This is an excerpt from New York Times Best Seller: MONEY Master the Game: 7 Simple Steps to Financial Freedom by Tony Robbins
Theodore Johnson worked his way up the newly formed UPS company in 1924. He was no prodigy nor an executive—Theodore worked in the personnel department, and he never earned more than $14,000 a year. But he ended up with a net worth of over $70 million.
The biggest advantage he had was that he understood the power of compound interest at an early age and took advantage of that.
Theodore had bills to pay, a family to support, and monthly expenses, however, he understood that there was no bill in his mailbox which was more important than his freedom fund.
He made sure that his financial priority was to set aside 20% of every paycheck he received (including Christmas bonuses) and he put it into company stock. The value of the UPS stock he owned soared to over $70 million by the time he was 90 years old.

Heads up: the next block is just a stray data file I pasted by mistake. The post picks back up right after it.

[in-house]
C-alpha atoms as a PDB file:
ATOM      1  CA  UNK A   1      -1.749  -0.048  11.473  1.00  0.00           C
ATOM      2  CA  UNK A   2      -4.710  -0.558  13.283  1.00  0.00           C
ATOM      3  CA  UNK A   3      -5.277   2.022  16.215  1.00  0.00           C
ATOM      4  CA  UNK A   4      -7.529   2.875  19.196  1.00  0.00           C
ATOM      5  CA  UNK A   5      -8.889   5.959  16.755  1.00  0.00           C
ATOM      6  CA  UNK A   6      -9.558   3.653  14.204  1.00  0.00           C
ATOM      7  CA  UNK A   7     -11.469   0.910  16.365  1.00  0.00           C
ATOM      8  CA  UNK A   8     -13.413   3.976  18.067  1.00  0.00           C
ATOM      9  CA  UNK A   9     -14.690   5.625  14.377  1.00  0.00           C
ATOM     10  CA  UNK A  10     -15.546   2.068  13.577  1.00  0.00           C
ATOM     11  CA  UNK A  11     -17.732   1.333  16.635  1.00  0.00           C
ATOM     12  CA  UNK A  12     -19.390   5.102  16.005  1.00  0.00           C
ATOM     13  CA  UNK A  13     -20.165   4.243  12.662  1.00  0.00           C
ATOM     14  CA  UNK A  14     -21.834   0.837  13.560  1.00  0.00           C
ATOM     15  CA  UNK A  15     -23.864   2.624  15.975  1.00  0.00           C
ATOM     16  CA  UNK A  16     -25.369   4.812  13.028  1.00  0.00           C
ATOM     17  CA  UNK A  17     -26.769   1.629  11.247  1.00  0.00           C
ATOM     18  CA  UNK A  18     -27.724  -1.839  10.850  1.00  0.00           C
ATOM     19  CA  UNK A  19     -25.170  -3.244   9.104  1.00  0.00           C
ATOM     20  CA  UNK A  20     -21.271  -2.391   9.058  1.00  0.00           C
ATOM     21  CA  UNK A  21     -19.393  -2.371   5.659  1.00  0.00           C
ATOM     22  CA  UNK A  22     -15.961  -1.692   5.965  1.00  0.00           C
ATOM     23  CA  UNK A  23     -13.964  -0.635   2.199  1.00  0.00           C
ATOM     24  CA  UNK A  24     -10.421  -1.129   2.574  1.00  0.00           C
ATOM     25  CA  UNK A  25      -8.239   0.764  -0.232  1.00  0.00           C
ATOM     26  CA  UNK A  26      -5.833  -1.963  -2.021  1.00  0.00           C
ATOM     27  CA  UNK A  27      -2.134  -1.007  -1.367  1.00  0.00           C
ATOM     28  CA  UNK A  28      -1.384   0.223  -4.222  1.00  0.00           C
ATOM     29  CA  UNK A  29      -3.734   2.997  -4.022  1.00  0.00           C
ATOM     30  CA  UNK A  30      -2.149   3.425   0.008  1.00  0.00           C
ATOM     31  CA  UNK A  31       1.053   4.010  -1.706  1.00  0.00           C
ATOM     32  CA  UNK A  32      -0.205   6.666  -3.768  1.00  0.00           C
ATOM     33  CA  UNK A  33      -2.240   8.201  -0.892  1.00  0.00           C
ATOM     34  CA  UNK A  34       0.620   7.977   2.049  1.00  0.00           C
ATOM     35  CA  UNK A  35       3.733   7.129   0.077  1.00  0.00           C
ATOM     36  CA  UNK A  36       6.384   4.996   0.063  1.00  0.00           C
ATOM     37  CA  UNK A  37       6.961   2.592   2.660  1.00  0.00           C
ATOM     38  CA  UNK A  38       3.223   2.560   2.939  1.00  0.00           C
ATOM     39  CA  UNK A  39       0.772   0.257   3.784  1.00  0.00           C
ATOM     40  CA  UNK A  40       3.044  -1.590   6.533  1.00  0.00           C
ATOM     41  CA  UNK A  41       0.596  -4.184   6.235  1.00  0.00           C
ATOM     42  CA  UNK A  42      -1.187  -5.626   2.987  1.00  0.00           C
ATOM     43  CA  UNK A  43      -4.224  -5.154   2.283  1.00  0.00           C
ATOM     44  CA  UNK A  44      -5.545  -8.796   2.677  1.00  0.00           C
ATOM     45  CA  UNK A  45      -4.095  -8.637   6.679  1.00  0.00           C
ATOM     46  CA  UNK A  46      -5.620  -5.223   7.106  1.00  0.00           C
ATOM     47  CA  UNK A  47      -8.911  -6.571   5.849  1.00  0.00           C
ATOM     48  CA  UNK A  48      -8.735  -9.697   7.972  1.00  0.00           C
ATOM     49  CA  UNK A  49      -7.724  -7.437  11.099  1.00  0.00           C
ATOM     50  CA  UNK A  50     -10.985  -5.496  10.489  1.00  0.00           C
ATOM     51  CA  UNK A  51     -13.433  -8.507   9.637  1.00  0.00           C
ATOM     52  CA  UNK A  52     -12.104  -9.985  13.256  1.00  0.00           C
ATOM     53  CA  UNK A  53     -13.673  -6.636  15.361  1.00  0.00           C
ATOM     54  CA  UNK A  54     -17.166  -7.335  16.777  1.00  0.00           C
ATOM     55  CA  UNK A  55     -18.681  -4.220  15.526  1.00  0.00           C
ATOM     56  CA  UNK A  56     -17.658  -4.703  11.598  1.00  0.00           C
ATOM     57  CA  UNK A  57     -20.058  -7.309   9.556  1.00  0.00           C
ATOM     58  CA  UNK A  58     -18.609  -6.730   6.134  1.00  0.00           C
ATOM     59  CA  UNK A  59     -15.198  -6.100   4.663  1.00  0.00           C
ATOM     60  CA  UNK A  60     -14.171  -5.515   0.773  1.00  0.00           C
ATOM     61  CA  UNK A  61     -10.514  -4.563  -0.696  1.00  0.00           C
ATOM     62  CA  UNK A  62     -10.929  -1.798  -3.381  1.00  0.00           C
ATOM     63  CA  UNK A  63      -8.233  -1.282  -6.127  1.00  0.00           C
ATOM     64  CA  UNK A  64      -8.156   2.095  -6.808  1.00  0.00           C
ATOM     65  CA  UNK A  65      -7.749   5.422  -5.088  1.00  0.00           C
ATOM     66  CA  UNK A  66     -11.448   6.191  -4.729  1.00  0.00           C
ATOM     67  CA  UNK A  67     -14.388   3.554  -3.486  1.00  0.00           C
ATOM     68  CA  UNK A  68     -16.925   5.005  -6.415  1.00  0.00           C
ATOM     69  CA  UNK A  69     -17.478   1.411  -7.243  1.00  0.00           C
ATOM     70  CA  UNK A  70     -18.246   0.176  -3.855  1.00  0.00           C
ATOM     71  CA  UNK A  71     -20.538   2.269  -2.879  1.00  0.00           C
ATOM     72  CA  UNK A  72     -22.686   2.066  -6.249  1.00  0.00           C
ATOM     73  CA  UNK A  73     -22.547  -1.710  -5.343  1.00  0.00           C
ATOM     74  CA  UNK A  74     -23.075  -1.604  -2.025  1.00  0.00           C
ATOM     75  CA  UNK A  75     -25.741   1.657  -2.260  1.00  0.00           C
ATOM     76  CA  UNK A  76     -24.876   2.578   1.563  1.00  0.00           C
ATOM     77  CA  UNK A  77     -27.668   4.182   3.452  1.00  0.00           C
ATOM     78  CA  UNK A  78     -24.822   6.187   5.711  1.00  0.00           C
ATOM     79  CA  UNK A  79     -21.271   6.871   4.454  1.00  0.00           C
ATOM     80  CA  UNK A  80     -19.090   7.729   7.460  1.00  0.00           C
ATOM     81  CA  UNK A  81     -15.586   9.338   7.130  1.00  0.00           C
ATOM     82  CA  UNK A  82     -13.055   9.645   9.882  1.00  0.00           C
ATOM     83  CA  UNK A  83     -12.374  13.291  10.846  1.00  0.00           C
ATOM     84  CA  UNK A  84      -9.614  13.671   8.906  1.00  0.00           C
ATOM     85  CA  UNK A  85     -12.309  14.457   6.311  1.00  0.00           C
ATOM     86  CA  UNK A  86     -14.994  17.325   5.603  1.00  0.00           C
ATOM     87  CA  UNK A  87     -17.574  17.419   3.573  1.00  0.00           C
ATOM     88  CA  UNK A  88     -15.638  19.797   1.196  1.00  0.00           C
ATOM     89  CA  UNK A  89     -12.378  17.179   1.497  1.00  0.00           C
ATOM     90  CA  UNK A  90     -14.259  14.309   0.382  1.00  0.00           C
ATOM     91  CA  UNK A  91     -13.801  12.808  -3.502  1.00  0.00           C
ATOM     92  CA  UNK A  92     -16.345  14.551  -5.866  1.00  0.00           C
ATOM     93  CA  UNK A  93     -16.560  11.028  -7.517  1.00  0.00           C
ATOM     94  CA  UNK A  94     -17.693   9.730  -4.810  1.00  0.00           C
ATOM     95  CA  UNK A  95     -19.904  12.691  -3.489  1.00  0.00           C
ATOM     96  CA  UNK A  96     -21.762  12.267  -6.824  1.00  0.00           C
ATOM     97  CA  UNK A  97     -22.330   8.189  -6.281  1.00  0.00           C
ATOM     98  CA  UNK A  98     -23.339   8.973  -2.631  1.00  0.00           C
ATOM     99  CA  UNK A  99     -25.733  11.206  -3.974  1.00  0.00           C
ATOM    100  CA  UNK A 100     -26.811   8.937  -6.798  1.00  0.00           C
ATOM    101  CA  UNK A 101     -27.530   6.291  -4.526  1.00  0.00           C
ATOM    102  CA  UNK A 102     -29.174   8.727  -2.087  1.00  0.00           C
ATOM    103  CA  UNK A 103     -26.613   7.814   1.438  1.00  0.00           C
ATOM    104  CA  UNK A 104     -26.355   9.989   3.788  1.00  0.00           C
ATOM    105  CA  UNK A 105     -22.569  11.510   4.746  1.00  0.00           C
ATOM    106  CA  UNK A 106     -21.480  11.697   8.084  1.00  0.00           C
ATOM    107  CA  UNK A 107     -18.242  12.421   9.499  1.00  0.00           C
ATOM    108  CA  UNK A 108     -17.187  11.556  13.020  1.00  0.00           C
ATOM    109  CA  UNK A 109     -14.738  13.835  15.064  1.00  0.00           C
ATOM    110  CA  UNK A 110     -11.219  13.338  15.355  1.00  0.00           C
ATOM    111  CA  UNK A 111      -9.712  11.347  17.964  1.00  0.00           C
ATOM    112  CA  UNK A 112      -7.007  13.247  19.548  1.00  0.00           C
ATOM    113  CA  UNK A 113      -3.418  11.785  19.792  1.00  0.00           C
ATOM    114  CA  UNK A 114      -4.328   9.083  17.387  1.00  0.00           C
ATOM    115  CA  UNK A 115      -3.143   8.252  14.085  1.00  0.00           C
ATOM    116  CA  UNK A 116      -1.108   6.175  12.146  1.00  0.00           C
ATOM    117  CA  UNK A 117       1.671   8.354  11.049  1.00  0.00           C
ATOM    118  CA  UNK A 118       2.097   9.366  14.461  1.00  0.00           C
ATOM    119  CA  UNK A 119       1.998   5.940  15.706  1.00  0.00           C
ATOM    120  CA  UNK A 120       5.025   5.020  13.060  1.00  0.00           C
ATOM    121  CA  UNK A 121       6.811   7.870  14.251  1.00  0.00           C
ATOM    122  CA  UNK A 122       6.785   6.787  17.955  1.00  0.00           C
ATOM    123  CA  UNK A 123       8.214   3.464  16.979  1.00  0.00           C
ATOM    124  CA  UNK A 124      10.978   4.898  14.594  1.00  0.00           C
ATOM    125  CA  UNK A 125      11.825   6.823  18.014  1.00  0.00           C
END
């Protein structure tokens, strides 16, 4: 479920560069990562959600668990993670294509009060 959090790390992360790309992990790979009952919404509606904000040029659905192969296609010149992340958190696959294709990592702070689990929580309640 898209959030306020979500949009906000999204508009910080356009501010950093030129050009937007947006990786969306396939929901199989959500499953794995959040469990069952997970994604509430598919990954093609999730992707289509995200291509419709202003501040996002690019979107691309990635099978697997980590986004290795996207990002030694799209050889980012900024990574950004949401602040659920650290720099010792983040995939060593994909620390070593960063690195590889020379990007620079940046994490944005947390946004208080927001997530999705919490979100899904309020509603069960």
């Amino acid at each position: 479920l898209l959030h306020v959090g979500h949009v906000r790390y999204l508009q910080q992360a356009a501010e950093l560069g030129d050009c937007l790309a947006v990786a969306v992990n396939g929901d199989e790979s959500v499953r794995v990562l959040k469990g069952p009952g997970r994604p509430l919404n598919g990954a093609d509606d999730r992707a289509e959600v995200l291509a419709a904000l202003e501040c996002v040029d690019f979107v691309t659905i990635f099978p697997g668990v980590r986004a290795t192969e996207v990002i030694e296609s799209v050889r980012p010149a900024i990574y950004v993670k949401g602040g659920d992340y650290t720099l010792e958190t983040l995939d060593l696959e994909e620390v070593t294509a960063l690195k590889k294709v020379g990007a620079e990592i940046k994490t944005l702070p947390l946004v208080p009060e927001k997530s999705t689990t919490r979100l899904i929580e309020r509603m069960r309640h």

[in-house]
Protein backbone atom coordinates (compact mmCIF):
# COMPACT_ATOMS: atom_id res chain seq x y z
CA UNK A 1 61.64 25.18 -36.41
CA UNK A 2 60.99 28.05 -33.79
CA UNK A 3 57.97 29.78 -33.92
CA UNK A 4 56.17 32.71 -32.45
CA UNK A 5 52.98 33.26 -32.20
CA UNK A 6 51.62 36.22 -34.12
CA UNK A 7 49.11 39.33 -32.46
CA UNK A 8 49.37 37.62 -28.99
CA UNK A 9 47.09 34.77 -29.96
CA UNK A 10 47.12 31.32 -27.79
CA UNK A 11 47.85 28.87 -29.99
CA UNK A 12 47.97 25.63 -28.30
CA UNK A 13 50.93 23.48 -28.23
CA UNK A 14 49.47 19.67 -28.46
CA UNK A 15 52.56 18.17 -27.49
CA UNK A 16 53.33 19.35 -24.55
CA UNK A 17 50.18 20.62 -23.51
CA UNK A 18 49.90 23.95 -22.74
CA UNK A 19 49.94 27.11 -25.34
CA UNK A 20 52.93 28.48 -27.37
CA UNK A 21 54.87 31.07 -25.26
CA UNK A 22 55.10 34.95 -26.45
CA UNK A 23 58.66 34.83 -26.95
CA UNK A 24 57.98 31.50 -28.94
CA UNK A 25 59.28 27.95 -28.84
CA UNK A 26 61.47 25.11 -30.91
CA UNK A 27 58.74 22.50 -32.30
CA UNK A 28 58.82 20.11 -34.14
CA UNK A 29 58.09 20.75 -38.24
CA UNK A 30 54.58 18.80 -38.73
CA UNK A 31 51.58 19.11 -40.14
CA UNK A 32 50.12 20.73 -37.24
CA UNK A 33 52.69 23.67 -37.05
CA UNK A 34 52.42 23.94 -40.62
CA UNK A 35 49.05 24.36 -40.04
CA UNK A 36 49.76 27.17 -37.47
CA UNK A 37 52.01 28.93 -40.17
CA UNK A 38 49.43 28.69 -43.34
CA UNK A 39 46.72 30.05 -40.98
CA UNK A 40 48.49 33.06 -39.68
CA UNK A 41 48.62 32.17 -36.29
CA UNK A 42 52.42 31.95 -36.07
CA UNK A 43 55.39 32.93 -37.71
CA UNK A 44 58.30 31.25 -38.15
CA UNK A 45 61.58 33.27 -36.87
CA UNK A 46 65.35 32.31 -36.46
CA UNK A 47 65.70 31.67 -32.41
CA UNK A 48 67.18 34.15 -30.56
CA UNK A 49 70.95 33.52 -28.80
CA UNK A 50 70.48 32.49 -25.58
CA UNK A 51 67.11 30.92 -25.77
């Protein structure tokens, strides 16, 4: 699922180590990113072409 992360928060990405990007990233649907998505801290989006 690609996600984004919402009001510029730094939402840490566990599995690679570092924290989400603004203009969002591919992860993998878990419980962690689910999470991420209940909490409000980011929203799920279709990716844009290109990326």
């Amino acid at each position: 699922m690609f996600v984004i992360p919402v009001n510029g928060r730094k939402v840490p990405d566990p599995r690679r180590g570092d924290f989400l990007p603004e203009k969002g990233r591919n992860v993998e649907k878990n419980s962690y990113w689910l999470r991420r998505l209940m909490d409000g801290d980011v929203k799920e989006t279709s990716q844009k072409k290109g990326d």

At the end of his life, Theodore was able to donate over $36 million to a variety of educational causes, including $3.6 million in grants to two schools for the deaf, because he’d been hard of hearing since the 1940s. He even set up a college scholarship fund for the children of employees at UPS.
We can all learn from Theodore. He was no genius, or super talented individual. He worked hard and stayed disciplined to his savings, and invested those savings into a passive fund.
Theodore’s generosity sparked a lot of press and praise for his philanthropic actions. If you would like to read more about him, or see his original newspaper article posted on October 1991, click here.